The aura of Amitabh

star power

The aura of Amitabh

In the year 1982, as a 16 year old in Lucknow, I lost my appetite. My mother had to force-feed me. I was hooked to television and radio news, not sparing any bulletin in the day. I prayed at the temple everyday on my return from school. But I was not the only one.

Prayer meetings were held in every nook and corner of the country and my black and white television showed serpentine queues of anxious people outside the Breach Candy Hospital, Mumbai. A phenomenon was fighting for his life. He was Amitabh Bachchan. And this was the impact of the stardom of Amitabh on a young and impressionable mind. And millions wanted their favourite star to recover. Time had stood still.

One got a glimpse of frantic film celebrities lining up at Breach Candy Hospital. I remember former prime ministers, Indira and Rajiv Gandhi, cutting short a foreign visit, to pay Amitabh Bachchan a visit. Such was the charisma and fan following of the man who was referred to as “a one man industry”. No other Hindi film actor had captured the collective consciousness of people in the manner Bachchan had. This surge of emotion across the country when Amitabh met with an unfortunate accident on the sets of Manmohan Desai’s Coolie was unprecedented in independent India’s history of popular culture.

Amitabh, born to Teji and Harivansh Rai Bachchan, the eminent Hindi poet, worked in Calcutta where he dabbled in theatre and realised acting was his true calling. Bachchan soon landed in Mumbai. In 1969, his debut film was Mrinal Sen’s National Award winning Bhuvan Shome as a voice artiste, followed by Khwaja Ahmed Abbas’s Saat Hindustani, that portrays the heroic story of seven Indians who struggle to liberate Goa from the Portuguese colonial rule. The year 1969, when Amitabh made his debut, was also the year Rajesh Khanna’s Aradhana was released and Khanna was declared a superstar. While one climbed the peak of stardom, the other had already reached its foothill. This makes the year 1969 crucial in the history of Hindi cinema.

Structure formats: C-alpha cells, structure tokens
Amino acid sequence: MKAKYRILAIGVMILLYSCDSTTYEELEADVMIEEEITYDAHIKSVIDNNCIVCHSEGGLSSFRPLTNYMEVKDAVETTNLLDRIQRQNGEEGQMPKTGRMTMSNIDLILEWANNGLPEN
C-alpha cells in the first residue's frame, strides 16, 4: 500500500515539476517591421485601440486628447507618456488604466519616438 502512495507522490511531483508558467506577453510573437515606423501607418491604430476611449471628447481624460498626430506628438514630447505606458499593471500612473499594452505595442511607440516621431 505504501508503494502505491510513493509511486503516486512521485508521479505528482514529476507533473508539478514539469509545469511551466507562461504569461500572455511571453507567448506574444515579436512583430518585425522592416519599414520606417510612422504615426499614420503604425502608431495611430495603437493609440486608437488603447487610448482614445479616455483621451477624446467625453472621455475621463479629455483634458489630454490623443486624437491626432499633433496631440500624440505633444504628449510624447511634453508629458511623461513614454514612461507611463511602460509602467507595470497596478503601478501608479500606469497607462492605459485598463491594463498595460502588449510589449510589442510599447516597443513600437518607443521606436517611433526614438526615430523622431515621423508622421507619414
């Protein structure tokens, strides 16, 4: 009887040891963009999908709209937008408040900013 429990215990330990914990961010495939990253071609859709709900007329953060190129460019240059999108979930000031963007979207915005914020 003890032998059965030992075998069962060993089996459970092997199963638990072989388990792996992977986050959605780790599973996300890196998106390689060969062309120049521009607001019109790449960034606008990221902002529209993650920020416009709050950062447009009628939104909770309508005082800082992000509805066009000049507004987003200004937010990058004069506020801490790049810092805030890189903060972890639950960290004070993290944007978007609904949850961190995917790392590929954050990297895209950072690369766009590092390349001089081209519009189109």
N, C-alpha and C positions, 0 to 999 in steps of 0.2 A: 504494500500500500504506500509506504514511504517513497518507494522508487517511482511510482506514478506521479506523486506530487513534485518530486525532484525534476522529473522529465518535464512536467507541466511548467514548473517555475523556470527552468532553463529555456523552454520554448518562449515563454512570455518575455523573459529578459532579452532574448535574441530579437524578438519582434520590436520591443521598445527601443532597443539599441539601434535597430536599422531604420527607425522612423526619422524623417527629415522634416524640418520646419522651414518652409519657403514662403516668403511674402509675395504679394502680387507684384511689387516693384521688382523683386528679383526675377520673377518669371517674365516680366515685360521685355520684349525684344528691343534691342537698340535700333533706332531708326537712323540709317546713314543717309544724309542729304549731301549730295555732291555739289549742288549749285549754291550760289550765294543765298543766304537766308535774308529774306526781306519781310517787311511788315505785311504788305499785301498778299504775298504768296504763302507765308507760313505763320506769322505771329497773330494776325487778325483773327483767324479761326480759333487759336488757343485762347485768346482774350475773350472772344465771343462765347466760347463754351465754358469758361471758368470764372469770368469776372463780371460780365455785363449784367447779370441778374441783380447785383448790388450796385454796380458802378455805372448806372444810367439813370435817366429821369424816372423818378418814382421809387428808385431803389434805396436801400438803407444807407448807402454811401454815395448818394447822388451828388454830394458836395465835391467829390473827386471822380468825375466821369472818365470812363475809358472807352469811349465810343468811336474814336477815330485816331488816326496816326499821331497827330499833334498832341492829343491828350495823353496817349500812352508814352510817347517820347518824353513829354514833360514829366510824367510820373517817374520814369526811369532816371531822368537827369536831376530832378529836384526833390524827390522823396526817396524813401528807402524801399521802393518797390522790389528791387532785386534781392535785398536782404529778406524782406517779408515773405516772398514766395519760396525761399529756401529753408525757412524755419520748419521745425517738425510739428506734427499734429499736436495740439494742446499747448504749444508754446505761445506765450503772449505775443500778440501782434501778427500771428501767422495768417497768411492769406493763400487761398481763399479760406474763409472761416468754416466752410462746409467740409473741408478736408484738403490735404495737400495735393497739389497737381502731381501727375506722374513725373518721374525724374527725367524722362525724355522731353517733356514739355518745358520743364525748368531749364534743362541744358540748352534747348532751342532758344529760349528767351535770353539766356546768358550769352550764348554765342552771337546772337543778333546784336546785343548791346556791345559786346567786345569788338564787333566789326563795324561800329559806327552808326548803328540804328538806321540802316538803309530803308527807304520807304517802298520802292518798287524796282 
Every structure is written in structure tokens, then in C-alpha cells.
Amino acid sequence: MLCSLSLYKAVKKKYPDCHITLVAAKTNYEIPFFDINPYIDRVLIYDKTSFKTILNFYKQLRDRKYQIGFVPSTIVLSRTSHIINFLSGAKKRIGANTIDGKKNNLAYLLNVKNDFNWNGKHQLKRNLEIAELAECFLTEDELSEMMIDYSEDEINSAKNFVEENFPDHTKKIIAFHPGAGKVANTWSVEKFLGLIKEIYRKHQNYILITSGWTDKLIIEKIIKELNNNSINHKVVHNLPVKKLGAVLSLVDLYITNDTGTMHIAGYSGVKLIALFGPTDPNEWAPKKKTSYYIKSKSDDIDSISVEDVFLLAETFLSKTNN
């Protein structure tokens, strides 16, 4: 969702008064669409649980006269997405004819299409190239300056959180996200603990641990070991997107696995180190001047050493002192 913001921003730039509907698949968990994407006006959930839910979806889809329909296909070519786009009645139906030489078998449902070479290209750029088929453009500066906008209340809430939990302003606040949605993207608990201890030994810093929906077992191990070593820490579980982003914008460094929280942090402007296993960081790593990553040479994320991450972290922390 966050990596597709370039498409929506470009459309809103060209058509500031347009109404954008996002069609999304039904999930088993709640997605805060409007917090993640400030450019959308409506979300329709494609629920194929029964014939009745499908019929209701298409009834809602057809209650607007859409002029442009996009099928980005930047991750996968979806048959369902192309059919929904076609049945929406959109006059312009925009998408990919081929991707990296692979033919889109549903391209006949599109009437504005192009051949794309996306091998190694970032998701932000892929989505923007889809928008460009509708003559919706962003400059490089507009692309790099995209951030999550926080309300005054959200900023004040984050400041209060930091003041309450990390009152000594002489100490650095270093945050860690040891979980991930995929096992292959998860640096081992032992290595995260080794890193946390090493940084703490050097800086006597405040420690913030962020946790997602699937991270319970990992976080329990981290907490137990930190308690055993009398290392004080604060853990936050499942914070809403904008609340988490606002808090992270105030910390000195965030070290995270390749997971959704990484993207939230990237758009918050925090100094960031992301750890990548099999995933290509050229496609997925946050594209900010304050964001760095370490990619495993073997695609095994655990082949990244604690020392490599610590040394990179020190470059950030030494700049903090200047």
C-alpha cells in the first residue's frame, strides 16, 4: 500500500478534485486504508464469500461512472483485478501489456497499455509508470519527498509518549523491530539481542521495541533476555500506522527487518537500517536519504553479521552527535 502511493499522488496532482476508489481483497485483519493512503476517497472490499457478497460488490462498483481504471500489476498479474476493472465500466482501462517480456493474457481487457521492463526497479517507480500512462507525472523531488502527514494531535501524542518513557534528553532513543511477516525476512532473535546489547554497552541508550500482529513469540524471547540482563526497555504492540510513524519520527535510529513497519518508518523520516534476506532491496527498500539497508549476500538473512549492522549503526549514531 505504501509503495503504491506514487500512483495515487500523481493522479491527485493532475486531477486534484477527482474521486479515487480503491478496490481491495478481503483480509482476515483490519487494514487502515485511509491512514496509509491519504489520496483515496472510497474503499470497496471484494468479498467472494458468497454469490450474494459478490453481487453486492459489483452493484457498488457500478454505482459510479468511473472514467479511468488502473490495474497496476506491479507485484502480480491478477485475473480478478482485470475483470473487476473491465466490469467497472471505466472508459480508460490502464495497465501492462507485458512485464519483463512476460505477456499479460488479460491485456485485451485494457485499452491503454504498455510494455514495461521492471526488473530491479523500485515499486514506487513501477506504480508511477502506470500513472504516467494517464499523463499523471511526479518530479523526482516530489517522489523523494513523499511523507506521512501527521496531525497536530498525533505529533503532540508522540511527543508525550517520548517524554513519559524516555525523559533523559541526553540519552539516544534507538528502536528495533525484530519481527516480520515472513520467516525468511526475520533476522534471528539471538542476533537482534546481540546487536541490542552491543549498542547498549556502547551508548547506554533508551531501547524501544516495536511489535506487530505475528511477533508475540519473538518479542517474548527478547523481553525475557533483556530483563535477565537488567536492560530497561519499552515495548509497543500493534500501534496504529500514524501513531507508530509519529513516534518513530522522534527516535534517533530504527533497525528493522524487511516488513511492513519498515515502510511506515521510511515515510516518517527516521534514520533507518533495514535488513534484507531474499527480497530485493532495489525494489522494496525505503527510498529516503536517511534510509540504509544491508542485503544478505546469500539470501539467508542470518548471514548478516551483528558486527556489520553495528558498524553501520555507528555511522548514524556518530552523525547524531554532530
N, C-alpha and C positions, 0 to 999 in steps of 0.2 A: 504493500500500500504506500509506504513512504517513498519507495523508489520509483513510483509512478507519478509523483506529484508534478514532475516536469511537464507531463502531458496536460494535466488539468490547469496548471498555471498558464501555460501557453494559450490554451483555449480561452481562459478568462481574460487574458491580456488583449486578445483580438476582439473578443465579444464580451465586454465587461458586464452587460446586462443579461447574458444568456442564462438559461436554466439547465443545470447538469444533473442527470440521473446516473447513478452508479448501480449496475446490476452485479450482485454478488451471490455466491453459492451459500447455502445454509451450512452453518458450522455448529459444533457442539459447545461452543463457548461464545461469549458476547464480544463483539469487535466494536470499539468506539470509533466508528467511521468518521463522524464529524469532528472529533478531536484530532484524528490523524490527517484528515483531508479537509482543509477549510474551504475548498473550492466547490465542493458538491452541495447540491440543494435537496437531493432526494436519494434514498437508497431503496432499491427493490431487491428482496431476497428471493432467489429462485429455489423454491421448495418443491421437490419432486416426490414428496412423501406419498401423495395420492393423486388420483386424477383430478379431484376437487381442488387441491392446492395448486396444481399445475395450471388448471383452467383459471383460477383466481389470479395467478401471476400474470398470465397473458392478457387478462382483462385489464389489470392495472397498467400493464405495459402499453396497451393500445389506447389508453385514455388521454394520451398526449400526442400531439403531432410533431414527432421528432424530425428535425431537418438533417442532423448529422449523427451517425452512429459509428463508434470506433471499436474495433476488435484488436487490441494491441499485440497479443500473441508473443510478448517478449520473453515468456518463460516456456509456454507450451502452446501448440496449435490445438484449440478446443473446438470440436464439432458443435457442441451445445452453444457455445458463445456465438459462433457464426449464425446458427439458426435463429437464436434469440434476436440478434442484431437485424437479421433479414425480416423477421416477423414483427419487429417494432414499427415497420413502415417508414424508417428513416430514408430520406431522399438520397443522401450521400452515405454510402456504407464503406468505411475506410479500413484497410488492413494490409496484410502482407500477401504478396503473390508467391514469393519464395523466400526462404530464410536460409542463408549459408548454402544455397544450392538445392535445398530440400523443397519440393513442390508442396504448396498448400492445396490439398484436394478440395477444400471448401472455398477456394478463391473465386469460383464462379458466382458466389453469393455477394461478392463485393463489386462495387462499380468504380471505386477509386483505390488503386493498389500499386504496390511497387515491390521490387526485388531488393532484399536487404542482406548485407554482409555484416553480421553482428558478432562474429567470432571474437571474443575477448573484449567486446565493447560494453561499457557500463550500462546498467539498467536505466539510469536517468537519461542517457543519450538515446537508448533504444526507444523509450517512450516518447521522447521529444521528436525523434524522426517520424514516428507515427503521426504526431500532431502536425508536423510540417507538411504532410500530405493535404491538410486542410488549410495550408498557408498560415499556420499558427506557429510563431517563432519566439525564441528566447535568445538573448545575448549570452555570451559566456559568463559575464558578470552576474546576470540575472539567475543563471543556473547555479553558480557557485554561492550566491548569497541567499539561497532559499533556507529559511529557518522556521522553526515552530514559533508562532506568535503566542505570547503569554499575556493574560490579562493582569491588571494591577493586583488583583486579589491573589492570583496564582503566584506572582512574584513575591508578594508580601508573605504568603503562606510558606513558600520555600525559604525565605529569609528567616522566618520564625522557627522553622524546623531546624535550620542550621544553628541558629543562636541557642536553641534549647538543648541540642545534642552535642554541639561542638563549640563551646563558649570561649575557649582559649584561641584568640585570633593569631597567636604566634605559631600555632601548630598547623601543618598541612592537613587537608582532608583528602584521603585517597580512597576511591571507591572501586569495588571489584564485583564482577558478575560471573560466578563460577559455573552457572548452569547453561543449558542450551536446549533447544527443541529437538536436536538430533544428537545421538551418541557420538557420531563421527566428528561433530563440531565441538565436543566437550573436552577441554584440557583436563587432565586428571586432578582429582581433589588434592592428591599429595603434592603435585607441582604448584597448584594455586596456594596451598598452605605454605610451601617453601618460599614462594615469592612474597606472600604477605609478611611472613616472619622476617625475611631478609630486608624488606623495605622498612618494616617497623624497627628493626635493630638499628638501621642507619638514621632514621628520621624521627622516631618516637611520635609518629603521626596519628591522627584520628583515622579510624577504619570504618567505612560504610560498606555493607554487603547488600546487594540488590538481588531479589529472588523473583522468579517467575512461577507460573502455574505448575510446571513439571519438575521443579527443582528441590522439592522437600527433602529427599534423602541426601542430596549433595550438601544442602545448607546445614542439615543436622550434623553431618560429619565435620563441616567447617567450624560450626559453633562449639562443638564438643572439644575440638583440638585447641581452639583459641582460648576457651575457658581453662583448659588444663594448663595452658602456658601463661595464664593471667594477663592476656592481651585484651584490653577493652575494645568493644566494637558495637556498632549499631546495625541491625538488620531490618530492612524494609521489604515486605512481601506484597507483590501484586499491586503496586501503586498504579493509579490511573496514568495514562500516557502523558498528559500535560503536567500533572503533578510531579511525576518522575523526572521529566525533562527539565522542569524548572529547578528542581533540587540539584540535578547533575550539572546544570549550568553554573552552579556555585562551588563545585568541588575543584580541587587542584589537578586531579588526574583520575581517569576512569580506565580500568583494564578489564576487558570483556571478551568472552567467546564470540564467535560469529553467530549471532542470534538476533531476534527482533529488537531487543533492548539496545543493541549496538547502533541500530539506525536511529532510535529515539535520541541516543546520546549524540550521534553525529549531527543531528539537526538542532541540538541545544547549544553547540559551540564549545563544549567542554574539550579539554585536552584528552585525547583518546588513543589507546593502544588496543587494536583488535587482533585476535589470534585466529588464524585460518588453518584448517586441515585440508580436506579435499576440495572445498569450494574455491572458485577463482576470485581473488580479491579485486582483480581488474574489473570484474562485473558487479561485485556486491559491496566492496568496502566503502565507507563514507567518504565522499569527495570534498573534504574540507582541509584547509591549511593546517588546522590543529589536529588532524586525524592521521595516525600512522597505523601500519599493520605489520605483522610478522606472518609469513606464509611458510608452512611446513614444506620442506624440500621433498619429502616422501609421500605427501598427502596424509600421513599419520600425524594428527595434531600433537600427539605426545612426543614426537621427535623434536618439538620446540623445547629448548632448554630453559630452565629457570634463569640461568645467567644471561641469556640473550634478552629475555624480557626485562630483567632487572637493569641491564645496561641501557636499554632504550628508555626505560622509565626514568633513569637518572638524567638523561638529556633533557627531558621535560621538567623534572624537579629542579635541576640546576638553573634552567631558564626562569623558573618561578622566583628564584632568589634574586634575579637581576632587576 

That Amitabh Bachchan has ruled the marquee for close to two decades and even today he is Hindi film’s most charismatic star is a well-established fact. But the making of this “superstar of the millennium” was a rather arduous journey not without its more than fair share of struggles and brickbats.

After his debut, Bachchan came out with a number of flops to his name. His looks were not that of a conventional, good looking, Hindi film hero the audience was used to. He is certainly no Dev Anand, Shammi Kapoor or Rajesh Khanna. Therefore, not as a hero, but as a supporting actor, Amitabh established his acting credentials with Hrishikesh Mukherjee’s masterpiece Anand, in 1971. Dr Bhasker Banerjee’s character not only won him awards, but makers took notice of Amitabh who otherwise had had a listless run of films. Amitabh in his own words has acknowledged Anand as his big break since he got an opportunity to work with superstar Rajesh Khanna. The seeds of the brooding Bachchan were sown. Bhasker Banerjee of Anand was an angst-ridden fatalist. Perhaps, writers Salim-Javed made a mental note of the actor and zeroed in on Amitabh two years later for Zanjeer.

The year 1971 was also the year when Indira Gandhi, a close family associate of the Bachchan family, was seeking re-election on the card of her populist slogan, “Garibi Hatao”. Mrs Gandhi got a landslide victory. India also went on to ‘liberate’ Bangladesh in the war against Pakistan in 1971. The euphoria of the country was however short-lived. The charismatic Indira Gandhi’s regime began to lose its sheen and there was a growing sense of discontentment and anger in a young India which was just 25. Nehruvian polemics had either not delivered or subverted by the ruthless and pragmatic, real politic approach of Indira Gandhi. A simmering anger amongst the people was palpable. Rajesh Khanna’s stardom was fast becoming a casualty of his temperament. It is rumoured that a spat with Salim-Javed provoked the writers to declare that they will create a new star, with a new persona. Hence, “The Angry Young Man” was conceived by Salim-Javed.